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What Is Brand Loyalty?

Tesco is my favourite supermarket.

I’m happy every time I walk in there. The customer service is excellent and I dread the day I live somewhere where it may be inaccessible.

It doesn’t matter that other supermarkets may be closer or have cheaper products. There’s something about the brand that resonates with me and keeps me coming back. Maybe it’s their pub subs and chocolate cakes, we’ll never know.

But the point is, in the ten years I’ve lived in Birmingham, England, this brand has achieved something every business wants: loyalty.

Brand loyalty is a concept that feels like lightning in a bottle – so hard to capture. Let’s dive into what it is and how your brand can build it with your audience.

Brand loyalty is the dedication a customer feels toward a brand that pushes them to consistently buy their products and/or services, regardless of competitors, price, or convenience.

Everyone has brands they feel loyal to. For some, it’s their coffee shop down the street. For others, it’s their internet provider. It could even be a brand you’ve never purchased from but feel connected to. That pull you feel typically comes from one place: trust.

But before we get too deep into it, let’s go through the difference between customer loyalty and brand loyalty. The former relies on your products and/or services, while the latter rests on your brand’s image.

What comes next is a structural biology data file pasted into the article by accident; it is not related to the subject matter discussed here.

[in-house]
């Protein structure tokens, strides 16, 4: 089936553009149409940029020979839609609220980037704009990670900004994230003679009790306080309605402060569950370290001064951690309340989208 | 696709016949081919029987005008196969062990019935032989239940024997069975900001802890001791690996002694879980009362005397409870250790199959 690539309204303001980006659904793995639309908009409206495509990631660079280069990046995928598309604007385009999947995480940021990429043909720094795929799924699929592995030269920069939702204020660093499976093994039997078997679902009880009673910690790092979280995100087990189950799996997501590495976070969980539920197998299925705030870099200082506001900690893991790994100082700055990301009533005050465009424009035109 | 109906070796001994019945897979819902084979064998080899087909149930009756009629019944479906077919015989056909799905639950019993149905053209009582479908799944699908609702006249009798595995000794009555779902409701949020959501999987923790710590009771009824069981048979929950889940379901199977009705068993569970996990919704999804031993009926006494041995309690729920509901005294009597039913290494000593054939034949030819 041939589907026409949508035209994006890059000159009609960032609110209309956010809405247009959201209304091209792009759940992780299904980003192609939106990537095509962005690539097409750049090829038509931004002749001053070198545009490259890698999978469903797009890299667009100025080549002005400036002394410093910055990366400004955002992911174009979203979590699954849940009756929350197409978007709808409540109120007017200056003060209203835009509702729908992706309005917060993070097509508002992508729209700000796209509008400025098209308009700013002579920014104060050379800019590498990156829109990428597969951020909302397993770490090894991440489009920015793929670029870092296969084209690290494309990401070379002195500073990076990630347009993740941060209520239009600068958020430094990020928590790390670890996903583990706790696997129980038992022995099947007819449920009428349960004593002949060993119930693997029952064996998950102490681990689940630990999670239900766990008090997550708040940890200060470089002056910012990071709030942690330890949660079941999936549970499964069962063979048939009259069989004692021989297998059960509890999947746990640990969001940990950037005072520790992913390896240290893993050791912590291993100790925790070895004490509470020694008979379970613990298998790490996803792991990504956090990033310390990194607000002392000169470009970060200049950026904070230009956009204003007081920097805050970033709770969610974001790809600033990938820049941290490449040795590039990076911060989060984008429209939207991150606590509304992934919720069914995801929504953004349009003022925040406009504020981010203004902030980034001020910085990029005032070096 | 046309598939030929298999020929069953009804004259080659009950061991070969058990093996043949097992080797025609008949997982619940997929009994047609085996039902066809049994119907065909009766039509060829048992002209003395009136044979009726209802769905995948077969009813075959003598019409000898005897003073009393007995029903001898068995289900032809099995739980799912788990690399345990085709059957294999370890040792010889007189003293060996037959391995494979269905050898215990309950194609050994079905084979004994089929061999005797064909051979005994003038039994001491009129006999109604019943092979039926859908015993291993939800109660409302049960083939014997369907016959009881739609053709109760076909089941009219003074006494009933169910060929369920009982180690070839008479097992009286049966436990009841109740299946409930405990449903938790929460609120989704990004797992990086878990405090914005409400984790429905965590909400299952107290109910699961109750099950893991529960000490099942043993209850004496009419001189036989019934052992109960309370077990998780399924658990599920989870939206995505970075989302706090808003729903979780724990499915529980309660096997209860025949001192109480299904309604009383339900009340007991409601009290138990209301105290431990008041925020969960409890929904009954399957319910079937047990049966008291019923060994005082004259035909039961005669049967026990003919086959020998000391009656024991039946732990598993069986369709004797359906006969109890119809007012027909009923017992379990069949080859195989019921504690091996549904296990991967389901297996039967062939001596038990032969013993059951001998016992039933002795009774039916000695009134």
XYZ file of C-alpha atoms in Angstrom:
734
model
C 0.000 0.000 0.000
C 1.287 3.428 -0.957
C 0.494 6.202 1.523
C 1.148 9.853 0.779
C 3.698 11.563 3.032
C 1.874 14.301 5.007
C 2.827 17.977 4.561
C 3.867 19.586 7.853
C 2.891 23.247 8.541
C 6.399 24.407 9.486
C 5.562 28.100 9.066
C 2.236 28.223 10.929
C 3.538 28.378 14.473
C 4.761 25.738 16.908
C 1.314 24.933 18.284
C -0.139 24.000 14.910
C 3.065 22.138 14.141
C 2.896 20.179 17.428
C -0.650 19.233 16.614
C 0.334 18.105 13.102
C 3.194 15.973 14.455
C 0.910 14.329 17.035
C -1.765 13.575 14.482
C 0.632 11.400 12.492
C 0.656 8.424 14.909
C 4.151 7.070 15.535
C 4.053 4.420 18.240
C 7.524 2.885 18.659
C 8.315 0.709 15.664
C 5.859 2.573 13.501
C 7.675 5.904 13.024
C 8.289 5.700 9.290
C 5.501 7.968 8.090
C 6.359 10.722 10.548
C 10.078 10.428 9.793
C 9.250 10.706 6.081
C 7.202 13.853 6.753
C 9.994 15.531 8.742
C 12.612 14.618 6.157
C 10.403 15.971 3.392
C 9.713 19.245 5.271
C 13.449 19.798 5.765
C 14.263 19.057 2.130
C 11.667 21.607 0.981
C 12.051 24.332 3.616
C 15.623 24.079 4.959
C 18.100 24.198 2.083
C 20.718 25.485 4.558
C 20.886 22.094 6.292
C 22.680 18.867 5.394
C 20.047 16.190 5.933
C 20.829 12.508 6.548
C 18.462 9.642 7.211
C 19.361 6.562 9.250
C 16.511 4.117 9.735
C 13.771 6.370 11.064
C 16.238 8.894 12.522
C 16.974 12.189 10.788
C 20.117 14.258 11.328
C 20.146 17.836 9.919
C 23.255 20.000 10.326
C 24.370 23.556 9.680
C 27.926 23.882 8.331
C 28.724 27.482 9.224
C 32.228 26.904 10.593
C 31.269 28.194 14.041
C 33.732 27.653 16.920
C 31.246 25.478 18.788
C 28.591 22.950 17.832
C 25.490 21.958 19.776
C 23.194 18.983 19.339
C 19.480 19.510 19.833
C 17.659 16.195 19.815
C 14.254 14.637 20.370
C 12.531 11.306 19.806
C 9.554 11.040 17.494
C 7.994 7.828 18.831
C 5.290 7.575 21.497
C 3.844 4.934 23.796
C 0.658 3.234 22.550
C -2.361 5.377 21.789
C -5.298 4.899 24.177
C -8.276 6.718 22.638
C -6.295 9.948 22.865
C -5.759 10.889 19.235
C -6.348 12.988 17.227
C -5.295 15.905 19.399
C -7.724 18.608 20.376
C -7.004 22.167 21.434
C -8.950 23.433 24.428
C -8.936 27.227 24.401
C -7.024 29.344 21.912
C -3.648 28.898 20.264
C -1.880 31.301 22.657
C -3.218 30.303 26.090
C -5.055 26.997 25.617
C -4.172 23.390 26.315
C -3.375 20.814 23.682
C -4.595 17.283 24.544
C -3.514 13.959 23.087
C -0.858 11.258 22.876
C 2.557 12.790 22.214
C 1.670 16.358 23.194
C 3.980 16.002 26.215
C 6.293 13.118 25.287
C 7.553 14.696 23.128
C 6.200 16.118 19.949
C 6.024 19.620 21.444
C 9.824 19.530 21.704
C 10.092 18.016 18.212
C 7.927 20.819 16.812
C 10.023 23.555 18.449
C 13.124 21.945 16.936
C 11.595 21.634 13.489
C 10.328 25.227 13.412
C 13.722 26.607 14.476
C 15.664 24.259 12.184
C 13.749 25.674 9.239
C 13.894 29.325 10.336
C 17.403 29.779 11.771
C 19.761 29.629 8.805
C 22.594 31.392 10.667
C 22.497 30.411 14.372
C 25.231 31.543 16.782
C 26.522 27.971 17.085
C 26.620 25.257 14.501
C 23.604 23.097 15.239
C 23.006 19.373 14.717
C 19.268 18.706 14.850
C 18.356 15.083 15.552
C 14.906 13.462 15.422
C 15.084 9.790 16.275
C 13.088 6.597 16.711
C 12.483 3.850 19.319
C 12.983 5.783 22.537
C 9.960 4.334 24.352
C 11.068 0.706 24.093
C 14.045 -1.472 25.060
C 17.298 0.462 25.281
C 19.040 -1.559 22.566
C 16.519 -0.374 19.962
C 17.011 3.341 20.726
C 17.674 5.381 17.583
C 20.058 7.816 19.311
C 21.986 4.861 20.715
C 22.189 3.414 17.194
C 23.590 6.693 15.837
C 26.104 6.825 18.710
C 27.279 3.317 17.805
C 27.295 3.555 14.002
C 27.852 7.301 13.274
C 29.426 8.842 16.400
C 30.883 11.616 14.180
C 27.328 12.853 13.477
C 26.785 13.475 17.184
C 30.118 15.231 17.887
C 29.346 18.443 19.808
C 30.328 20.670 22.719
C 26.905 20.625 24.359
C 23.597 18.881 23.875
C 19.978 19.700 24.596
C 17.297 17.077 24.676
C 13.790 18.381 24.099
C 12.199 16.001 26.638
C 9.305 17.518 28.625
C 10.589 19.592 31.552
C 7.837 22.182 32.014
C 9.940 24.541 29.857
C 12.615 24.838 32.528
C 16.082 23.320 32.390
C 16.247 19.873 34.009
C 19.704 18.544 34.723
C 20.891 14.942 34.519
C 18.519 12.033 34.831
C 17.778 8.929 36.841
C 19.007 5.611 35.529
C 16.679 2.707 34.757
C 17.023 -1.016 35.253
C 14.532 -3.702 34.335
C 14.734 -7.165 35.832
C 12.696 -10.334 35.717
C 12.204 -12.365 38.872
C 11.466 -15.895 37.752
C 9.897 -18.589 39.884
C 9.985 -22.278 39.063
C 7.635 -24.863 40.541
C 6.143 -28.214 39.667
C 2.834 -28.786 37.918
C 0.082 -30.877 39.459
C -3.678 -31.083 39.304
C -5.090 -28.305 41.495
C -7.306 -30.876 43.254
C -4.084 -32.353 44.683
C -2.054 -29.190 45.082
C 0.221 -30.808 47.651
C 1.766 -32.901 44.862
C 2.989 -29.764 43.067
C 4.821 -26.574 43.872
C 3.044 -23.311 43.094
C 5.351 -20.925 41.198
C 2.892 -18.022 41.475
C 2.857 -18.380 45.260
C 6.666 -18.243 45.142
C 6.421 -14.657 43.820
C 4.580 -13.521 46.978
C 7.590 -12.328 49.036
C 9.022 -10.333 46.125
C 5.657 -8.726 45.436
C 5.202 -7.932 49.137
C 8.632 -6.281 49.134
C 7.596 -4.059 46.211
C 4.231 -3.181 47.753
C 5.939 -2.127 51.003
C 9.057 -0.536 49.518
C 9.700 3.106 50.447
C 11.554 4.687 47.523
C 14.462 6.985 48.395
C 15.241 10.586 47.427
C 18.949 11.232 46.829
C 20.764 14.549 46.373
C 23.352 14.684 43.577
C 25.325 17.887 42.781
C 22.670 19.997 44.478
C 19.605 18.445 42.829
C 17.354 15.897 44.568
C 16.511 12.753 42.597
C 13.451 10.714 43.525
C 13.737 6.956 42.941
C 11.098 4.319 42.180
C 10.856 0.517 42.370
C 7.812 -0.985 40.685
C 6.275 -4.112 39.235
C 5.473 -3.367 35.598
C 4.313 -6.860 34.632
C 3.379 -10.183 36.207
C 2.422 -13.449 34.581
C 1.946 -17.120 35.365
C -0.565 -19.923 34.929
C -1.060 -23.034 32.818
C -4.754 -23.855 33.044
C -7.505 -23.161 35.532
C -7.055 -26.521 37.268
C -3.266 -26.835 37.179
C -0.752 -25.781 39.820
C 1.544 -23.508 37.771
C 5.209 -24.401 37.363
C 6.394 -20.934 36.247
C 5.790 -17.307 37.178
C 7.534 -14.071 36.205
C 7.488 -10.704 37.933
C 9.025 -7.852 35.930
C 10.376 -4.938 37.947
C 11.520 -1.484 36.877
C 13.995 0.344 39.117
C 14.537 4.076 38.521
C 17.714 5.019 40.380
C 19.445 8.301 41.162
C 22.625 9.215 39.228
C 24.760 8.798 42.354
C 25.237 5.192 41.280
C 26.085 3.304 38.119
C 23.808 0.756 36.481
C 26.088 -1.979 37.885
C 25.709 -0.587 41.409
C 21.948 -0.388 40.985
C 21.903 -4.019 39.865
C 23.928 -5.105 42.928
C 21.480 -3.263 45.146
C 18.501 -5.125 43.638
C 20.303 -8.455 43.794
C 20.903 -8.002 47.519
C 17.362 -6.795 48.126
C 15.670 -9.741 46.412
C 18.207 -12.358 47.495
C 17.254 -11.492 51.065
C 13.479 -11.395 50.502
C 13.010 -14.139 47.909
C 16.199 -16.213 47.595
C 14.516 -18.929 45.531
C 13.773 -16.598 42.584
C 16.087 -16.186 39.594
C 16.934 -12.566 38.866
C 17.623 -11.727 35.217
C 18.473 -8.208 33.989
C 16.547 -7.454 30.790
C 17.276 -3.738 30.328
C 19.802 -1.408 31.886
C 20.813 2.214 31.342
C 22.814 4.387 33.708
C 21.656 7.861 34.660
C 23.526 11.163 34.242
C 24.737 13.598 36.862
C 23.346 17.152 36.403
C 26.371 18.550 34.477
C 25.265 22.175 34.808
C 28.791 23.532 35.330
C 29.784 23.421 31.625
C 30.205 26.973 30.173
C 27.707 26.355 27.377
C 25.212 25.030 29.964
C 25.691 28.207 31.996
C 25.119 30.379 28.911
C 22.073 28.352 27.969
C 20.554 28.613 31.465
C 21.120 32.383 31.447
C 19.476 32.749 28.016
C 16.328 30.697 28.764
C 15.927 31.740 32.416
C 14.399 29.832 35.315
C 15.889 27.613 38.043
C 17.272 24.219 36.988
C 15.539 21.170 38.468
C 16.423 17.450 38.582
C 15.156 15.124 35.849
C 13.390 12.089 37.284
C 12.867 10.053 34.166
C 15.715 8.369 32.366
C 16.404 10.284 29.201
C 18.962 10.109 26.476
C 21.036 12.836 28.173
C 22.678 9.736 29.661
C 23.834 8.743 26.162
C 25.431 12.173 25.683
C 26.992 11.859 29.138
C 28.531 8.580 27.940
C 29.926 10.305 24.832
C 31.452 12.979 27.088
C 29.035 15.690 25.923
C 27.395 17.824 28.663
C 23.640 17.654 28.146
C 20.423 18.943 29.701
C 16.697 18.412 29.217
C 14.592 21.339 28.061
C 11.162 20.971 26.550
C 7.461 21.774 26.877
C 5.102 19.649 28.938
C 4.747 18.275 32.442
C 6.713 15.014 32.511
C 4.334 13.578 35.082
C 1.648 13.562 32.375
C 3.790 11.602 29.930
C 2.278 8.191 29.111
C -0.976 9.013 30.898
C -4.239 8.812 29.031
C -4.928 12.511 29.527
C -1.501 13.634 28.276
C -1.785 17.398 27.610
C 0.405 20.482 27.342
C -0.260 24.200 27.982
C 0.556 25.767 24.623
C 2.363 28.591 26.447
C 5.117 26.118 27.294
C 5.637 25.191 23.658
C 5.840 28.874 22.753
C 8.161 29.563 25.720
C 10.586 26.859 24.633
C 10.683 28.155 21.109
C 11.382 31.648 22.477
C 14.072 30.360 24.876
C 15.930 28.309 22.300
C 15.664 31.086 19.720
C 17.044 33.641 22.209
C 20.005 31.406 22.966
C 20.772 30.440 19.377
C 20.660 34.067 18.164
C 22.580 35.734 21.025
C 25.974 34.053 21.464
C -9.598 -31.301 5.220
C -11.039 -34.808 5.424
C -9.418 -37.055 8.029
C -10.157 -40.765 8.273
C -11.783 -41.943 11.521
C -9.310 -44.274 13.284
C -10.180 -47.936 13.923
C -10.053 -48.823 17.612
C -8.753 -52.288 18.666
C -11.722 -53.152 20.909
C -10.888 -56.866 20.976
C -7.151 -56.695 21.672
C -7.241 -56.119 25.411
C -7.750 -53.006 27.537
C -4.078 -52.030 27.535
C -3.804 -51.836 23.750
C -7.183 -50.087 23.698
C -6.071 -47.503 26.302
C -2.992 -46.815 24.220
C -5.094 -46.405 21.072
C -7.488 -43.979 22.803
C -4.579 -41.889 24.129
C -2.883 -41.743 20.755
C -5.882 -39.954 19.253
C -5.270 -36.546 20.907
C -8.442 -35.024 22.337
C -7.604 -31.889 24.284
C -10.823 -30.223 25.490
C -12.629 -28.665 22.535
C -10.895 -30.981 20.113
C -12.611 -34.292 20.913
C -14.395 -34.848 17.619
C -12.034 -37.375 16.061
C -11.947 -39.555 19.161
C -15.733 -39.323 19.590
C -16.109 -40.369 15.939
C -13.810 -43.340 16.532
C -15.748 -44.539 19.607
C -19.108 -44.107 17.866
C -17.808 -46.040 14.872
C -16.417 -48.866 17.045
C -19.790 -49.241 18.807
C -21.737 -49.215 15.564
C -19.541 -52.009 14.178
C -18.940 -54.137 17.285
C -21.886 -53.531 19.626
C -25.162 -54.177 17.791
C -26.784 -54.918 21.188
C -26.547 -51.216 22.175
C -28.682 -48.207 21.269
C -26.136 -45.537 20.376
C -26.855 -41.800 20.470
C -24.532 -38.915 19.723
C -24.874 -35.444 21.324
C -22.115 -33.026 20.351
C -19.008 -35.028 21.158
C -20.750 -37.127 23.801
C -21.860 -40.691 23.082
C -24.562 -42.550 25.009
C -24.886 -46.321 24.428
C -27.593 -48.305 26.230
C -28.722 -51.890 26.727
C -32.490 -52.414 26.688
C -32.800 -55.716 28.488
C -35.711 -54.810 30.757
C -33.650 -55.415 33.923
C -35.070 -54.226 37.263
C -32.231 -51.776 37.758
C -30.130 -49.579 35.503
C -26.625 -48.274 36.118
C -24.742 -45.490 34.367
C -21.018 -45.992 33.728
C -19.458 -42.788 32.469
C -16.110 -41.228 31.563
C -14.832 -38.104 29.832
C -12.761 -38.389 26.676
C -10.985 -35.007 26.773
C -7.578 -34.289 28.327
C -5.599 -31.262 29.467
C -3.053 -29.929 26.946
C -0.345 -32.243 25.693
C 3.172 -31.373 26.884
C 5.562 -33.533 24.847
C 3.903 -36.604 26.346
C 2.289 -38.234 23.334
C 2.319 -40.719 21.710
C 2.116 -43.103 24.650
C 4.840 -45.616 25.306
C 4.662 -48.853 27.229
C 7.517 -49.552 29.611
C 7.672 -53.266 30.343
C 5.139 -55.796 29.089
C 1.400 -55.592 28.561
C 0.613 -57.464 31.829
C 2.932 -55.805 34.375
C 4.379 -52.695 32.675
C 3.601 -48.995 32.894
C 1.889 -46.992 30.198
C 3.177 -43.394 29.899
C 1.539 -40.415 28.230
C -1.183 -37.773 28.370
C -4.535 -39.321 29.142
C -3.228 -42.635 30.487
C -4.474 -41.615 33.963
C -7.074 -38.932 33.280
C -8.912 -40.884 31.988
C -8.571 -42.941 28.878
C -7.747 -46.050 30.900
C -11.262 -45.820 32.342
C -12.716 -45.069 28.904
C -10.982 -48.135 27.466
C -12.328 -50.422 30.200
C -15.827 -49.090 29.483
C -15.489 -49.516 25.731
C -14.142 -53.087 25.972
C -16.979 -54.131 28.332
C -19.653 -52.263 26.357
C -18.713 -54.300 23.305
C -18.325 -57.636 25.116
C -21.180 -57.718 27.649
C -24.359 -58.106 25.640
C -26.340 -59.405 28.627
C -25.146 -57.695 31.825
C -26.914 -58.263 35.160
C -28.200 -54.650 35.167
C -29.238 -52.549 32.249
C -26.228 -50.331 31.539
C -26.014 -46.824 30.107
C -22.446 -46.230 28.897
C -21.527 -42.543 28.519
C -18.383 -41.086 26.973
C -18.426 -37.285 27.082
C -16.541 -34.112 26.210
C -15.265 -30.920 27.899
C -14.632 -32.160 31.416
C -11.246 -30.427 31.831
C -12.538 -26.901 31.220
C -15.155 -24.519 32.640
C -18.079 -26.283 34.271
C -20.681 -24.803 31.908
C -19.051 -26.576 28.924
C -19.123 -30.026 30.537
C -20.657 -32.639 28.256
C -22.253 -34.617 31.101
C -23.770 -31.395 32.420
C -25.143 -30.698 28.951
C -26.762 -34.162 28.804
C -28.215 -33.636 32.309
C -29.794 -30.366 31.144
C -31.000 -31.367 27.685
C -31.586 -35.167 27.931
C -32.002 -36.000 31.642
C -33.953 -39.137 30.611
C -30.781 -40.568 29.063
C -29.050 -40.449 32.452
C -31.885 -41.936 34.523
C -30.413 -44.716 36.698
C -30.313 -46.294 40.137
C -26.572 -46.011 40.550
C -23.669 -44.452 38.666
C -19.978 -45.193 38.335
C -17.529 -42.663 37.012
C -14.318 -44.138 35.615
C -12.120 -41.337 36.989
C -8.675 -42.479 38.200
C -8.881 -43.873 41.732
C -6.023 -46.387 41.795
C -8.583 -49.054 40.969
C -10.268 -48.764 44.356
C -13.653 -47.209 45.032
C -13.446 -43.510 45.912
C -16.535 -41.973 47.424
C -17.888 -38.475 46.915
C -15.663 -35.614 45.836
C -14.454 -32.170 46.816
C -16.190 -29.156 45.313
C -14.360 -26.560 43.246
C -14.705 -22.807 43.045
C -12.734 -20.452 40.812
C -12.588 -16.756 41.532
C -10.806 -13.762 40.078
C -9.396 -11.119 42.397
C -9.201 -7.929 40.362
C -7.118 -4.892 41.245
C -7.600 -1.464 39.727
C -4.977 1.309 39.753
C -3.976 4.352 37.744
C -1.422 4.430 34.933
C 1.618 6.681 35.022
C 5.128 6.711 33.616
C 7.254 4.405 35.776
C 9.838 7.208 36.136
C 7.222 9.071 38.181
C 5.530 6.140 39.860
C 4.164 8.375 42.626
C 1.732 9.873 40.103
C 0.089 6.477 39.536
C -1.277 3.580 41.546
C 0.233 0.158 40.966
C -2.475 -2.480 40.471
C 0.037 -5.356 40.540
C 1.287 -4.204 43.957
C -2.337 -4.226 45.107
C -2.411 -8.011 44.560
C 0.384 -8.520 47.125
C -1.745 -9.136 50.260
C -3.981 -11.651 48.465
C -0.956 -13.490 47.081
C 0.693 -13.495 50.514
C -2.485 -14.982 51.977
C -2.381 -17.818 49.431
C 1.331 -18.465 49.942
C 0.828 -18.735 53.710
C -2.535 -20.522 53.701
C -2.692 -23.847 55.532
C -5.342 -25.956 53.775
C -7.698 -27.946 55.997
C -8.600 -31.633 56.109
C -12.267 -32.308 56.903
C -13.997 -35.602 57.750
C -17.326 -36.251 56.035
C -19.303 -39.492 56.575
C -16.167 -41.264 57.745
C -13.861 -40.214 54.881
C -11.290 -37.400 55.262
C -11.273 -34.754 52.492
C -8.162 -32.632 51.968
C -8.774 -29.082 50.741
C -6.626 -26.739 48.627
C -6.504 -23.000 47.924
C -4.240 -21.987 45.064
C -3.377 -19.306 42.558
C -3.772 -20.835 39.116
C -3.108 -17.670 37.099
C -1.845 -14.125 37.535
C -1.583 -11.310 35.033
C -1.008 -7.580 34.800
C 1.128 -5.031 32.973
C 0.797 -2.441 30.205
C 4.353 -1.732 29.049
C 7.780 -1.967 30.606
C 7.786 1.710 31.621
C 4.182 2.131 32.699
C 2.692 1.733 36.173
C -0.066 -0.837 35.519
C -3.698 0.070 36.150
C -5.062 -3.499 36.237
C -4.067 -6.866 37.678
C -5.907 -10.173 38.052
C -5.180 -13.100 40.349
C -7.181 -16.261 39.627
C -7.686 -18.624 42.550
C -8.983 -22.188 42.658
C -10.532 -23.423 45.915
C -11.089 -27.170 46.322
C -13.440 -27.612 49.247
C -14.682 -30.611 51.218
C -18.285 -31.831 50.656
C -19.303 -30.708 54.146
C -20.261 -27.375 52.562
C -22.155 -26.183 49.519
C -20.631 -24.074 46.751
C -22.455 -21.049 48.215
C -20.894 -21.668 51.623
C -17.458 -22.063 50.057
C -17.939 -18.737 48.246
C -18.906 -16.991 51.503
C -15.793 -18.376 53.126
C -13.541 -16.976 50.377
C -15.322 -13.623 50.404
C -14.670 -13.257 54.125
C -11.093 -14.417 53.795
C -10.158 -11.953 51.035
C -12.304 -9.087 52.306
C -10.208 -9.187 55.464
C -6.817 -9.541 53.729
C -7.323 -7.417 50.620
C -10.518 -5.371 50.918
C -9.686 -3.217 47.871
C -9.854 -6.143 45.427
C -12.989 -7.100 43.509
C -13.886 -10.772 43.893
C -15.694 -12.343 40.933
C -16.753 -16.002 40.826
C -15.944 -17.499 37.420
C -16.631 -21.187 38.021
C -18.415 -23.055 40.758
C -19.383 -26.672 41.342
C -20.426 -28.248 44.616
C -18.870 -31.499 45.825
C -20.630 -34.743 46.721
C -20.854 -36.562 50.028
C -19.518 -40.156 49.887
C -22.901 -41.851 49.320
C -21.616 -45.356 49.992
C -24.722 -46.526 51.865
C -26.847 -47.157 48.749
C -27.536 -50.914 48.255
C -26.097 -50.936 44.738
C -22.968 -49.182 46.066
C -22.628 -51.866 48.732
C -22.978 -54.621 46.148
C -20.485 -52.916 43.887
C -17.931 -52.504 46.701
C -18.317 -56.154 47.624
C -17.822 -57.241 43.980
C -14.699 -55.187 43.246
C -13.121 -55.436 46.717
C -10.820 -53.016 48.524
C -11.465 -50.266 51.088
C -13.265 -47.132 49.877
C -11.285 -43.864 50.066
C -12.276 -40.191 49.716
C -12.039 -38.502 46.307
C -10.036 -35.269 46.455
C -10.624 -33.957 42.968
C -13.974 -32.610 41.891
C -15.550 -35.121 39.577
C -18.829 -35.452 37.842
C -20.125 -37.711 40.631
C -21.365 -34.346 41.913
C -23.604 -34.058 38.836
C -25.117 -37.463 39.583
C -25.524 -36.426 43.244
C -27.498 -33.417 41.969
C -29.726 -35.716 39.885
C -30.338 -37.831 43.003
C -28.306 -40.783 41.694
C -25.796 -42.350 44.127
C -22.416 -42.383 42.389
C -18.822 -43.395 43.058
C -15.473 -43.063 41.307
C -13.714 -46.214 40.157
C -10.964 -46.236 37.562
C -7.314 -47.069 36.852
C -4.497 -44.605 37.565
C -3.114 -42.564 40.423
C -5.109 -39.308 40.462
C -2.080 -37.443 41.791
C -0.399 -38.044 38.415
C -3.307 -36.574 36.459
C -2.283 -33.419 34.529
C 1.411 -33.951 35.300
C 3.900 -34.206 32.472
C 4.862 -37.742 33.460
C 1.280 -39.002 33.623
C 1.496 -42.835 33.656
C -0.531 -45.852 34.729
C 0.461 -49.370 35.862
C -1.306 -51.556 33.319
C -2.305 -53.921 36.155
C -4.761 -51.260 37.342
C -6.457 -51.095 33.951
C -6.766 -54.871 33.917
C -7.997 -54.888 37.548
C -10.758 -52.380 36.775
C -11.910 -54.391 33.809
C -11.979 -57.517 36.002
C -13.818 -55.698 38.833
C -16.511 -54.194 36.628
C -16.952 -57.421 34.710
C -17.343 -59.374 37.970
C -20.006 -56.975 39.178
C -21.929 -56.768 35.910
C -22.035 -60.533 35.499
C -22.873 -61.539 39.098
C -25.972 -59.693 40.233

To earn customer loyalty, your brand needs to serve that customer’s financial needs and satisfy their expectations.

Brand loyalty, on the other hand, is driven by a consumer’s connection to your brand. Loyalists are swayed by factors other than the product(s) or service (s) you offer.

For instance, you can increase a customer’s loyalty with the right pricing strategy, discounts, and customer service. To earn brand loyalty, however, you’ll need to connect with them on a personal level.

A loyal customer says, “I trust your product,” a brand-loyal customer says, “I trust your brand.

Levels of Brand Loyalty

Not all brand loyalists are created equal. This section breaks down how someone can start as someone who simply knows your brand to someone who is loyal to it.

Brand Recognition

Recognition is the first step in brand loyalty. Before a consumer can form an impression of your brand, they first need to be exposed to it. Once they recognize your brand, it may be the first thing that comes to mind when thinking of a certain product or service.

For instance, you may not spend a lot of time shopping for jewellery, but you might recognise Tiffany & Co. and associate it with luxury, romance, and beauty.

This recognition is due to the brand’s extensive marketing efforts to become a household name and reach audiences that align or fall outside of their ideal buyer persona.

First impressions can last – so if you’re looking to build a loyal audience, it’s important that you invest your resources in making those initial touchpoints positive ones. Given the digital age we live in, this is most likely through your website and social media accounts.